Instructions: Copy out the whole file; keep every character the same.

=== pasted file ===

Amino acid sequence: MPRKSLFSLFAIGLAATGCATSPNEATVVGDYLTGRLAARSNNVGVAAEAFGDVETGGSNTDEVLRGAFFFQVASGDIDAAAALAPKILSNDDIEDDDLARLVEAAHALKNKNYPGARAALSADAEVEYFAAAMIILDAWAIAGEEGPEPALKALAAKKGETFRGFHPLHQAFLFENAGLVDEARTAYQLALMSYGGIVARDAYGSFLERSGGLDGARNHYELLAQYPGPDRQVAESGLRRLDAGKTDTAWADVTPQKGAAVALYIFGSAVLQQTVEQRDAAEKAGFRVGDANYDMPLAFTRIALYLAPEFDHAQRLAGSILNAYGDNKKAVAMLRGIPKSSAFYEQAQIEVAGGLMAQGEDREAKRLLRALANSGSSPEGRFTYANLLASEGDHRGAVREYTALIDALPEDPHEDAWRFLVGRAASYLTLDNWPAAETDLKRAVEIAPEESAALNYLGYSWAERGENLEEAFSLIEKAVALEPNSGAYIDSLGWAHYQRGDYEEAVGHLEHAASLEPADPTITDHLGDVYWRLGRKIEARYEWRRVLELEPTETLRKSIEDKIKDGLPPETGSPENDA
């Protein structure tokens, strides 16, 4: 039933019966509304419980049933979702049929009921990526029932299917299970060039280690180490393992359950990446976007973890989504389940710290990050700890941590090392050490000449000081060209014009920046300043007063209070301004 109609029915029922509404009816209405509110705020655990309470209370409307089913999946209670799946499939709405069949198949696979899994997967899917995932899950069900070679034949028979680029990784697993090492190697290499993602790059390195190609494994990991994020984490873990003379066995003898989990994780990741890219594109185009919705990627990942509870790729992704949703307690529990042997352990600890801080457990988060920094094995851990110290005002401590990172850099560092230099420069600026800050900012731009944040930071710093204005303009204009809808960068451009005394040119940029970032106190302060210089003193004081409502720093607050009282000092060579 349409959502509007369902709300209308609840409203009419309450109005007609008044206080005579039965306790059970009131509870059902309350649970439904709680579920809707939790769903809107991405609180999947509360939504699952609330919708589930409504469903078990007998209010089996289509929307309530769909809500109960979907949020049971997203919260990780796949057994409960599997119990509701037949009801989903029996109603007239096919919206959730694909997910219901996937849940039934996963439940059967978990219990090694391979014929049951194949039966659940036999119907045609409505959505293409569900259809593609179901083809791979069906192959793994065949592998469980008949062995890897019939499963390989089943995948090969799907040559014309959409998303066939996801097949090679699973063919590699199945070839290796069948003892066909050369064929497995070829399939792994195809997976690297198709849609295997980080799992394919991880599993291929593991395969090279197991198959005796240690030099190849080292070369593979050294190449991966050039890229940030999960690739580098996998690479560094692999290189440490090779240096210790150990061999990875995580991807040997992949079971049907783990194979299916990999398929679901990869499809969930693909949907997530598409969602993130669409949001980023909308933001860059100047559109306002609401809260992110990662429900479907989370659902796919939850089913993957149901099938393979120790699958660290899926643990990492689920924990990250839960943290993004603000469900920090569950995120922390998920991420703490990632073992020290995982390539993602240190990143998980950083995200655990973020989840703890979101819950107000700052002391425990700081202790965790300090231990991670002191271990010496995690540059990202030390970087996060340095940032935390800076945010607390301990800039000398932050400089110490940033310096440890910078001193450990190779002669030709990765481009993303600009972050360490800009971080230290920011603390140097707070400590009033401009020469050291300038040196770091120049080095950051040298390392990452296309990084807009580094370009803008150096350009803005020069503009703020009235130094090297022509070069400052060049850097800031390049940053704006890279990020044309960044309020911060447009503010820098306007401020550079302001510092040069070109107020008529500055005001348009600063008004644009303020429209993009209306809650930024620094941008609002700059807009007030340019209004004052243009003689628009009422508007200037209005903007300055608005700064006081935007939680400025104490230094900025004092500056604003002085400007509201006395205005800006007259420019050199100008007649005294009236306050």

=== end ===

Amino acid sequence: MPRKSLFSLFAIGLAATGCATSPNEATVVGDYLTGRLAARSNNVGVAAEAFGDVETGGSNTDEVLRGAFFFQVASGDIDAAAALAPKILSNDDIEDDDLARLVEAAHALKNKNYPGARAALSADAEVEYFAAAMIILDAWAIAGEEGPEPALKALAAKKGETFRGFHPLHQAFLFENAGLVDEARTAYQLALMSYGGIVARDAYGSFLERSGGLDGARNHYELLAQYPGPDRQVAESGLRRLDAGKTDTAWADVTPQKGAAVALYIFGSAVLQQTVEQRDAAEKAGFRVGDANYDMPLAFTRIALYLAPEFDHAQRLAGSILNAYGDNKKAVAMLRGIPKSSAFYEQAQIEVAGGLMAQGEDREAKRLLRALANSGSSPEGRFTYANLLASEGDHRGAVREYTALIDALPEDPHEDAWRFLVGRAASYLTLDNWPAAETDLKRAVEIAPEESAALNYLGYSWAERGENLEEAFSLIEKAVALEPNSGAYIDSLGWAHYQRGDYEEAVGHLEHAASLEPADPTITDHLGDVYWRLGRKIEARYEWRRVLELEPTETLRKSIEDKIKDGLPPETGSPENDA
């Protein structure tokens, strides 16, 4: 039933019966509304419980049933979702049929009921990526029932299917299970060039280690180490393992359950990446976007973890989504389940710290990050700890941590090392050490000449000081060209014009920046300043007063209070301004 109609029915029922509404009816209405509110705020655990309470209370409307089913999946209670799946499939709405069949198949696979899994997967899917995932899950069900070679034949028979680029990784697993090492190697290499993602790059390195190609494994990991994020984490873990003379066995003898989990994780990741890219594109185009919705990627990942509870790729992704949703307690529990042997352990600890801080457990988060920094094995851990110290005002401590990172850099560092230099420069600026800050900012731009944040930071710093204005303009204009809808960068451009005394040119940029970032106190302060210089003193004081409502720093607050009282000092060579 349409959502509007369902709300209308609840409203009419309450109005007609008044206080005579039965306790059970009131509870059902309350649970439904709680579920809707939790769903809107991405609180999947509360939504699952609330919708589930409504469903078990007998209010089996289509929307309530769909809500109960979907949020049971997203919260990780796949057994409960599997119990509701037949009801989903029996109603007239096919919206959730694909997910219901996937849940039934996963439940059967978990219990090694391979014929049951194949039966659940036999119907045609409505959505293409569900259809593609179901083809791979069906192959793994065949592998469980008949062995890897019939499963390989089943995948090969799907040559014309959409998303066939996801097949090679699973063919590699199945070839290796069948003892066909050369064929497995070829399939792994195809997976690297198709849609295997980080799992394919991880599993291929593991395969090279197991198959005796240690030099190849080292070369593979050294190449991966050039890229940030999960690739580098996998690479560094692999290189440490090779240096210790150990061999990875995580991807040997992949079971049907783990194979299916990999398929679901990869499809969930693909949907997530598409969602993130669409949001980023909308933001860059100047559109306002609401809260992110990662429900479907989370659902796919939850089913993957149901099938393979120790699958660290899926643990990492689920924990990250839960943290993004603000469900920090569950995120922390998920991420703490990632073992020290995982390539993602240190990143998980950083995200655990973020989840703890979101819950107000700052002391425990700081202790965790300090231990991670002191271990010496995690540059990202030390970087996060340095940032935390800076945010607390301990800039000398932050400089110490940033310096440890910078001193450990190779002669030709990765481009993303600009972050360490800009971080230290920011603390140097707070400590009033401009020469050291300038040196770091120049080095950051040298390392990452296309990084807009580094370009803008150096350009803005020069503009703020009235130094090297022509070069400052060049850097800031390049940053704006890279990020044309960044309020911060447009503010820098306007401020550079302001510092040069070109107020008529500055005001348009600063008004644009303020429209993009209306809650930024620094941008609002700059807009007030340019209004004052243009003689628009009422508007200037209005903007300055608005700064006081935007939680400025104490230094900025004092500056604003002085400007509201006395205005800006007259420019050199100008007649005294009236306050």